There are few still rattling under car seats,
the rest sit on window ledges or dressers covered in dust.
Sandstone from Moab, a quartz pebble from
the bed of the Colorado, flint from Chase County Kansas,
the fist-sized granite
you pulled from Goose Pond in New Hampshire.
As I picked them up, sparkling and wet,
windblown in the desert, or covered with the black earth
of a Michigan forest I always think, “There, I can bring
home this place, this day, this hour.”
Sometimes I think of the weeks after I die,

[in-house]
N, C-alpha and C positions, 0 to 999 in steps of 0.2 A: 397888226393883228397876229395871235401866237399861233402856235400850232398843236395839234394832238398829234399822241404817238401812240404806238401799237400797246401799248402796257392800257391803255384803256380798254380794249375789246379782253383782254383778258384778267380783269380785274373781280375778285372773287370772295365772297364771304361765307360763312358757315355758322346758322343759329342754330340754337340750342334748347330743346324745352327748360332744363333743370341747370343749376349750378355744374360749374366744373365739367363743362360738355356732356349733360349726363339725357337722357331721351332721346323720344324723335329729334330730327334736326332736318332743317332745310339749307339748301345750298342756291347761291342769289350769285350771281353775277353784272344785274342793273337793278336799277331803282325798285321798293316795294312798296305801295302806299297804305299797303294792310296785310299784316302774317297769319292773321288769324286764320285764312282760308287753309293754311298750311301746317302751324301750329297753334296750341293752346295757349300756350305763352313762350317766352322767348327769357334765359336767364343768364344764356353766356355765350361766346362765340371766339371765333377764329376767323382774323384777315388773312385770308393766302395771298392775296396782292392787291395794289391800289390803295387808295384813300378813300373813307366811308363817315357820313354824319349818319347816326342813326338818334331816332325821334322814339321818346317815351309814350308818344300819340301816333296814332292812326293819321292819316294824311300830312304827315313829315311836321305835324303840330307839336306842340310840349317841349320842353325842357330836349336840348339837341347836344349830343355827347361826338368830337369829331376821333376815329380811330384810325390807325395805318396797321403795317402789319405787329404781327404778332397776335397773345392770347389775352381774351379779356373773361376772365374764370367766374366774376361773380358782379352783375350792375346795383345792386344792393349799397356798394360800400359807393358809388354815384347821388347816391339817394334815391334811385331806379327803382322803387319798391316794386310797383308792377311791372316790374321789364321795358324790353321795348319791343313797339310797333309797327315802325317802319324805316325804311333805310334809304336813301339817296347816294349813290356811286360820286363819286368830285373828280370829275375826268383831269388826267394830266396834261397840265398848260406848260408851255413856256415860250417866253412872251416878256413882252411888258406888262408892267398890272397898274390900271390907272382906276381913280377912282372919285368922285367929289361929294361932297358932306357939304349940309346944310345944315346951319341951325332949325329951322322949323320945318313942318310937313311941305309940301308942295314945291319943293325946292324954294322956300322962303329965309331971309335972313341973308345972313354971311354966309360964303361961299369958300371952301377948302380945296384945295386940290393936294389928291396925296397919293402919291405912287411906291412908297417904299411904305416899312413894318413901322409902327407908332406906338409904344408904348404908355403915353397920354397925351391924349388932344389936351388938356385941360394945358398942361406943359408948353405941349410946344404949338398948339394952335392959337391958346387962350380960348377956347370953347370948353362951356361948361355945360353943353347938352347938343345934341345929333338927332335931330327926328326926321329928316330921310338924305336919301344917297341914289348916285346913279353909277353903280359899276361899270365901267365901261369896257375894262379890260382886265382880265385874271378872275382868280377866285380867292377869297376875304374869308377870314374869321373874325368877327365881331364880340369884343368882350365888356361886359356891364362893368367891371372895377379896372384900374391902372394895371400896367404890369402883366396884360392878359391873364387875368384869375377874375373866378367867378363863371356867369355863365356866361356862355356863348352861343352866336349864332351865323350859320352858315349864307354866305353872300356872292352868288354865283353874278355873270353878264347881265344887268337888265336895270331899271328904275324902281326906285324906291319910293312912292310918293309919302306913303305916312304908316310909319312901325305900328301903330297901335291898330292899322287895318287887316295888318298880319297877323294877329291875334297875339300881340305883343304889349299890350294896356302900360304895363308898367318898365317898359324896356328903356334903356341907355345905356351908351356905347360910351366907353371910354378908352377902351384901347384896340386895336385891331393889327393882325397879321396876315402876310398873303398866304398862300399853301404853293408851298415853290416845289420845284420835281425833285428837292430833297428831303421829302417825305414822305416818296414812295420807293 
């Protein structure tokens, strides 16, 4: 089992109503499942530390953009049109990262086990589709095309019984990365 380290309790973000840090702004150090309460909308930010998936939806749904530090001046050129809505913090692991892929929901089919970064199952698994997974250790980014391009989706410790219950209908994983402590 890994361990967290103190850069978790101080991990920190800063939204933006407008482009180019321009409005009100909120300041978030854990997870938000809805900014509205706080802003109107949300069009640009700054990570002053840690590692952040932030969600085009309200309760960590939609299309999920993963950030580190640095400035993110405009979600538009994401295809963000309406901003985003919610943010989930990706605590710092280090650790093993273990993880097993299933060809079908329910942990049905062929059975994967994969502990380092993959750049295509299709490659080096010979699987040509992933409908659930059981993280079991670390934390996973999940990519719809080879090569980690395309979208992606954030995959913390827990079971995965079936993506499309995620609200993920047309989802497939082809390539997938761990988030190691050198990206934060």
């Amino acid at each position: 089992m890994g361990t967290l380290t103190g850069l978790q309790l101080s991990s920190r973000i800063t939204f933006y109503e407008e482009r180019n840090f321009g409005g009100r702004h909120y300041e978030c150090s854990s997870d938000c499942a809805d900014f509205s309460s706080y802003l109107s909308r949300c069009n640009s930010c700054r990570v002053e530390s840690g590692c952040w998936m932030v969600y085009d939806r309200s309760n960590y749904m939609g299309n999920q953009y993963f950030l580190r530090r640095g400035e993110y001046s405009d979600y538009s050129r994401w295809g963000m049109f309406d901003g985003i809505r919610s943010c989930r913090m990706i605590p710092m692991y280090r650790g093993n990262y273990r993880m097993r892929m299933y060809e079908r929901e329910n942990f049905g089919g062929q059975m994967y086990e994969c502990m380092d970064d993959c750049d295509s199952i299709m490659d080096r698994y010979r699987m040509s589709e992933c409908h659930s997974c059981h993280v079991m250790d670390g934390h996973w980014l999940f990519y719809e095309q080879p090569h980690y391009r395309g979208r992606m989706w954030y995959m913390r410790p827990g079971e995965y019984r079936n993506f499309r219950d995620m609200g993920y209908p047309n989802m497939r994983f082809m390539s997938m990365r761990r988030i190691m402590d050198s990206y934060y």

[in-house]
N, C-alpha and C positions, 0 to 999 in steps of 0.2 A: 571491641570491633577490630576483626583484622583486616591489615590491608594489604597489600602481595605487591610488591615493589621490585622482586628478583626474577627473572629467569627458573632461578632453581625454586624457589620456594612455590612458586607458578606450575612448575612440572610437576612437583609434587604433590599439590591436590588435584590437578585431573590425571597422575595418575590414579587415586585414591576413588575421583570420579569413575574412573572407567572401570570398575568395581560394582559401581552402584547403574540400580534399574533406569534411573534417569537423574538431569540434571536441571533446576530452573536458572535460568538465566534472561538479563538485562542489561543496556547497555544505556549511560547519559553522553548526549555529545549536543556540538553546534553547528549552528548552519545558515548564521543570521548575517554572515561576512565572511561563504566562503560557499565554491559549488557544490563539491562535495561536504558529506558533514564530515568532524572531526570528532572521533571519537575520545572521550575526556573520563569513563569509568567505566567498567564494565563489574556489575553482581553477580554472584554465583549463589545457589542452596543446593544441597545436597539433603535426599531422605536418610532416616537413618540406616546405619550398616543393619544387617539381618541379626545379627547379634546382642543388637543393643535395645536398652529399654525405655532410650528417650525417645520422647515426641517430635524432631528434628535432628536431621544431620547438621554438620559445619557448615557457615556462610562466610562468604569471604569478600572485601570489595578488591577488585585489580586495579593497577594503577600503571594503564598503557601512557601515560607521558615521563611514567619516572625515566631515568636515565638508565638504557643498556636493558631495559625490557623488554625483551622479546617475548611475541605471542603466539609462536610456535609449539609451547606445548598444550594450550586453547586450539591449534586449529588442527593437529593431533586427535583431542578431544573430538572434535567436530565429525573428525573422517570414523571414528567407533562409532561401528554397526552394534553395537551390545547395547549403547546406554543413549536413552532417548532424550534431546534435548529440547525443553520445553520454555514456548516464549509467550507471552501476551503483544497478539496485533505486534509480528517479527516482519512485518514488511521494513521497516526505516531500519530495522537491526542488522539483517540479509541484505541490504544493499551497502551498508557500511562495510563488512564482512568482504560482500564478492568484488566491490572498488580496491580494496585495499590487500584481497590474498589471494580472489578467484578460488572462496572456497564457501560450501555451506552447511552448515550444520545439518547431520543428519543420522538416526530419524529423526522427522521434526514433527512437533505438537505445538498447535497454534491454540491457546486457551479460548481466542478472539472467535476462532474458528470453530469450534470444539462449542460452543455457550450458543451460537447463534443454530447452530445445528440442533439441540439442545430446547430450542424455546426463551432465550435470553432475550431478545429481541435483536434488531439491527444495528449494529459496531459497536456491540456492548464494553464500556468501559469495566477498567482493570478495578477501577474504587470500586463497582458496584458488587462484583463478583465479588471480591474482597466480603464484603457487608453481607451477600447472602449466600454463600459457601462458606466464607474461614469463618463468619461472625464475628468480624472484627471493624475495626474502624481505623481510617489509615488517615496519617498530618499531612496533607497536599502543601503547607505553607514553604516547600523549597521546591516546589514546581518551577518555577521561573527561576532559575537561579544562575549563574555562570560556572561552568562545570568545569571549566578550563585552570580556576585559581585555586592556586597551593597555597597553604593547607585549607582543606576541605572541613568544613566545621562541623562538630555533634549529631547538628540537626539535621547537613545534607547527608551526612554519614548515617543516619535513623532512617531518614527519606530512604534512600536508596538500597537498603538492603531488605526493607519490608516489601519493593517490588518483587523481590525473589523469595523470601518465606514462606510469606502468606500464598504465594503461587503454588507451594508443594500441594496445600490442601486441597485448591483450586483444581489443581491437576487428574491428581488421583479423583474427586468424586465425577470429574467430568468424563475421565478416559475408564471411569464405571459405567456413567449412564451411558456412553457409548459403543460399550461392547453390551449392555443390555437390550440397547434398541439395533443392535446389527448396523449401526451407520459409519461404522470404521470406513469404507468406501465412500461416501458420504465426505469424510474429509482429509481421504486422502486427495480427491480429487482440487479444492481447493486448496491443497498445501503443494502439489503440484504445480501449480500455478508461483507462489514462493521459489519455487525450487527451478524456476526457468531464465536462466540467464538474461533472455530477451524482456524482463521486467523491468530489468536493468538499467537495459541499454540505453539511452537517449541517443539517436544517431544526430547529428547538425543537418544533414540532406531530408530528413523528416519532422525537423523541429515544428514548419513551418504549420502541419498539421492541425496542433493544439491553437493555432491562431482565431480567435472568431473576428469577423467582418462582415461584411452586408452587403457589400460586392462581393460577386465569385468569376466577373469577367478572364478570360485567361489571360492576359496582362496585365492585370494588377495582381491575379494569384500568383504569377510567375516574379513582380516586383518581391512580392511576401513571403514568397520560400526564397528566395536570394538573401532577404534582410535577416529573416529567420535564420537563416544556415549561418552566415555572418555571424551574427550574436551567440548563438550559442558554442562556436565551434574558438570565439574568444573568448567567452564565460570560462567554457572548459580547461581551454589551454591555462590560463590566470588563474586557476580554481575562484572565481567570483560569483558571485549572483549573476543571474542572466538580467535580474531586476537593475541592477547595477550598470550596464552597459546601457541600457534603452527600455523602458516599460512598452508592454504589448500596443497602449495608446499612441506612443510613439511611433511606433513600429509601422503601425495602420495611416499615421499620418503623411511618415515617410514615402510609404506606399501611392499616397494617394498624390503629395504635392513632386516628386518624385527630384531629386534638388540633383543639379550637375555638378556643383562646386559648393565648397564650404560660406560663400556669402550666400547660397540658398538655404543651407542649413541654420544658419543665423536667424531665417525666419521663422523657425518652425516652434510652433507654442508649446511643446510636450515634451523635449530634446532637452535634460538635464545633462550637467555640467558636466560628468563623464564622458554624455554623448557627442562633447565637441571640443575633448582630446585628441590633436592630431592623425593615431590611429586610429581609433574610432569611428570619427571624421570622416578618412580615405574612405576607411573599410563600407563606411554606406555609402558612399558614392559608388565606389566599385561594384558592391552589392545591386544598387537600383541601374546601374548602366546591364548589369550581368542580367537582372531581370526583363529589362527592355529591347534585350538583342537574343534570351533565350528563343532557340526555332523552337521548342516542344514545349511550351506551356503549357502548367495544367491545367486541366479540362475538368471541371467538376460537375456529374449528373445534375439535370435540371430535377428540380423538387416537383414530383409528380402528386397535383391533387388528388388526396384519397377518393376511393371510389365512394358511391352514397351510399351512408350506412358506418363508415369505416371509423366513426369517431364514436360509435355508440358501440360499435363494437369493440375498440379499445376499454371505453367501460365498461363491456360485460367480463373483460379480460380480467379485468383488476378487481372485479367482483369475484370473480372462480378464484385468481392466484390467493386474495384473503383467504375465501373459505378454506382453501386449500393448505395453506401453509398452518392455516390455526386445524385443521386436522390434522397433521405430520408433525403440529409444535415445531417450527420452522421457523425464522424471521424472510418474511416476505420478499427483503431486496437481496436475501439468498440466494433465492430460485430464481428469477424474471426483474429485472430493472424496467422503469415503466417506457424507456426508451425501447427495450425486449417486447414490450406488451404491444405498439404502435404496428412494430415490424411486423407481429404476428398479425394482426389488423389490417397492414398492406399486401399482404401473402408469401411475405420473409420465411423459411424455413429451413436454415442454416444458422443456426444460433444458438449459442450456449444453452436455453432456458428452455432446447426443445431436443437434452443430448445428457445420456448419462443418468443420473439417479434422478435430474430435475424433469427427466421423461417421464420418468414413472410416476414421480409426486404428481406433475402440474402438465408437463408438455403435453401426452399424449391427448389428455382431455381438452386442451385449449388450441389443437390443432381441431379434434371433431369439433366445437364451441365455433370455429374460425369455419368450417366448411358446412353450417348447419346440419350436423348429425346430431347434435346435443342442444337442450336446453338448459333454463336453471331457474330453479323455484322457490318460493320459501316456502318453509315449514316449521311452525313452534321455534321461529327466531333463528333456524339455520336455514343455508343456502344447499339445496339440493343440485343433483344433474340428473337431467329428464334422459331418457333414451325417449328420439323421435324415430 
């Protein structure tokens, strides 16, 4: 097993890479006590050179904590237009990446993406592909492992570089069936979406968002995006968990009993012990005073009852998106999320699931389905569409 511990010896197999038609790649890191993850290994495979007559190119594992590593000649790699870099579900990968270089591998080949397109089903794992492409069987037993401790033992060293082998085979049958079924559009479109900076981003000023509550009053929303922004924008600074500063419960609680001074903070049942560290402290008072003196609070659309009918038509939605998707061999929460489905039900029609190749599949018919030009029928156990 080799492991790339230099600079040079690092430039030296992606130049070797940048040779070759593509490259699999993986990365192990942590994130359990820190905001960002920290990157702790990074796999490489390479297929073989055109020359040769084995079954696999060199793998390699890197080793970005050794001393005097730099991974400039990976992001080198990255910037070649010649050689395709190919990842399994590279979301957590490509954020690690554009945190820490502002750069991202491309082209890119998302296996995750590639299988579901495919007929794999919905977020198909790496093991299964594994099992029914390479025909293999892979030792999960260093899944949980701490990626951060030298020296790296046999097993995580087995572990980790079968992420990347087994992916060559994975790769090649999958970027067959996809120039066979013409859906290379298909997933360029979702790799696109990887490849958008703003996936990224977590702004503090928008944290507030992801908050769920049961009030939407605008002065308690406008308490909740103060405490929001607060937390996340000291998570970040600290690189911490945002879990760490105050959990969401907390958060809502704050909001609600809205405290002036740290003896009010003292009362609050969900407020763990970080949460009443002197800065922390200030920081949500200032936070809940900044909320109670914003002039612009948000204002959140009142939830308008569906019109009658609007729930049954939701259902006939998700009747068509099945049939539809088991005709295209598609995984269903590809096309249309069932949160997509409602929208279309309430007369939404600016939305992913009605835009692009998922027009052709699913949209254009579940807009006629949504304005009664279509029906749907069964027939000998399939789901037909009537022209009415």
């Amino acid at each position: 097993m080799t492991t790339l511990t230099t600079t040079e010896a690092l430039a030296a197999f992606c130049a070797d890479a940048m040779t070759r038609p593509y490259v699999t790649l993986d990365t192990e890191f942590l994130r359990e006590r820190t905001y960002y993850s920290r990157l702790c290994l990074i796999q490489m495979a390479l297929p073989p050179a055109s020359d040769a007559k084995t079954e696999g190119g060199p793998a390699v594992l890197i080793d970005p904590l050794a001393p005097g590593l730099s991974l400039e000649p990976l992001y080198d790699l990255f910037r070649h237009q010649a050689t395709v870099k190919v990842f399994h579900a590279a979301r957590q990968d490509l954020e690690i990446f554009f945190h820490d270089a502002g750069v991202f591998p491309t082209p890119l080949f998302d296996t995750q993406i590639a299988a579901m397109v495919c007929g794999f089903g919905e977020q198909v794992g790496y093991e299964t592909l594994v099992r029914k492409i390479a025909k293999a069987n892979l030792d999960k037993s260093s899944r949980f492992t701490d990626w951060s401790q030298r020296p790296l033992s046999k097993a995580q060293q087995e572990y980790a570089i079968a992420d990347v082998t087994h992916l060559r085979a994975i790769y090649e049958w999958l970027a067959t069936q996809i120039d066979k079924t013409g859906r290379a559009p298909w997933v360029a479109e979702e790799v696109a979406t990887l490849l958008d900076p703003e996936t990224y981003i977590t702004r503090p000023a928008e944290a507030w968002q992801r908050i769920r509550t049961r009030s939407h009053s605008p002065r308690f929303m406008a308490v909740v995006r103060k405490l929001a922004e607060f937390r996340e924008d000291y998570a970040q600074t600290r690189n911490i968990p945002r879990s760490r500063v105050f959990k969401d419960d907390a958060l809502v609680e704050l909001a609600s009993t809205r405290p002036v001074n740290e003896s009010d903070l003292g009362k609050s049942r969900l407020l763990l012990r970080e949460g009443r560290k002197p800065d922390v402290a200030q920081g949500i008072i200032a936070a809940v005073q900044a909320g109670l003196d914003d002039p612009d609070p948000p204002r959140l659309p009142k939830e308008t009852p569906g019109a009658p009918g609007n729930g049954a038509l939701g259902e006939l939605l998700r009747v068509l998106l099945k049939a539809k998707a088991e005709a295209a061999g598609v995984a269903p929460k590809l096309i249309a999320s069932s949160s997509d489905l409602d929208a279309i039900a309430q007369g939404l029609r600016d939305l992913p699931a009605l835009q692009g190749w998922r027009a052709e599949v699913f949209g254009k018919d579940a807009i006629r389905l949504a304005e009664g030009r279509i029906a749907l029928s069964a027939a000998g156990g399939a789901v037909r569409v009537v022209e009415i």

my children or someone else
going through the stained ties, warped
records and broken computers. They look at each
other and shake their heads with the ridiculousness
of the piles of hats and old books.
The stones are the first things tossed
casually into the trash pile beside the Goodwill clothes.
For now I cannot bear to be the one to get rid of them,
ordinary in their dry dullness,
but heavy with memory,
and warm in my hand
that moves to surround them
and clutches them a little too strongly,
as my grandfather shook my hand
the last time I stood in his doorway.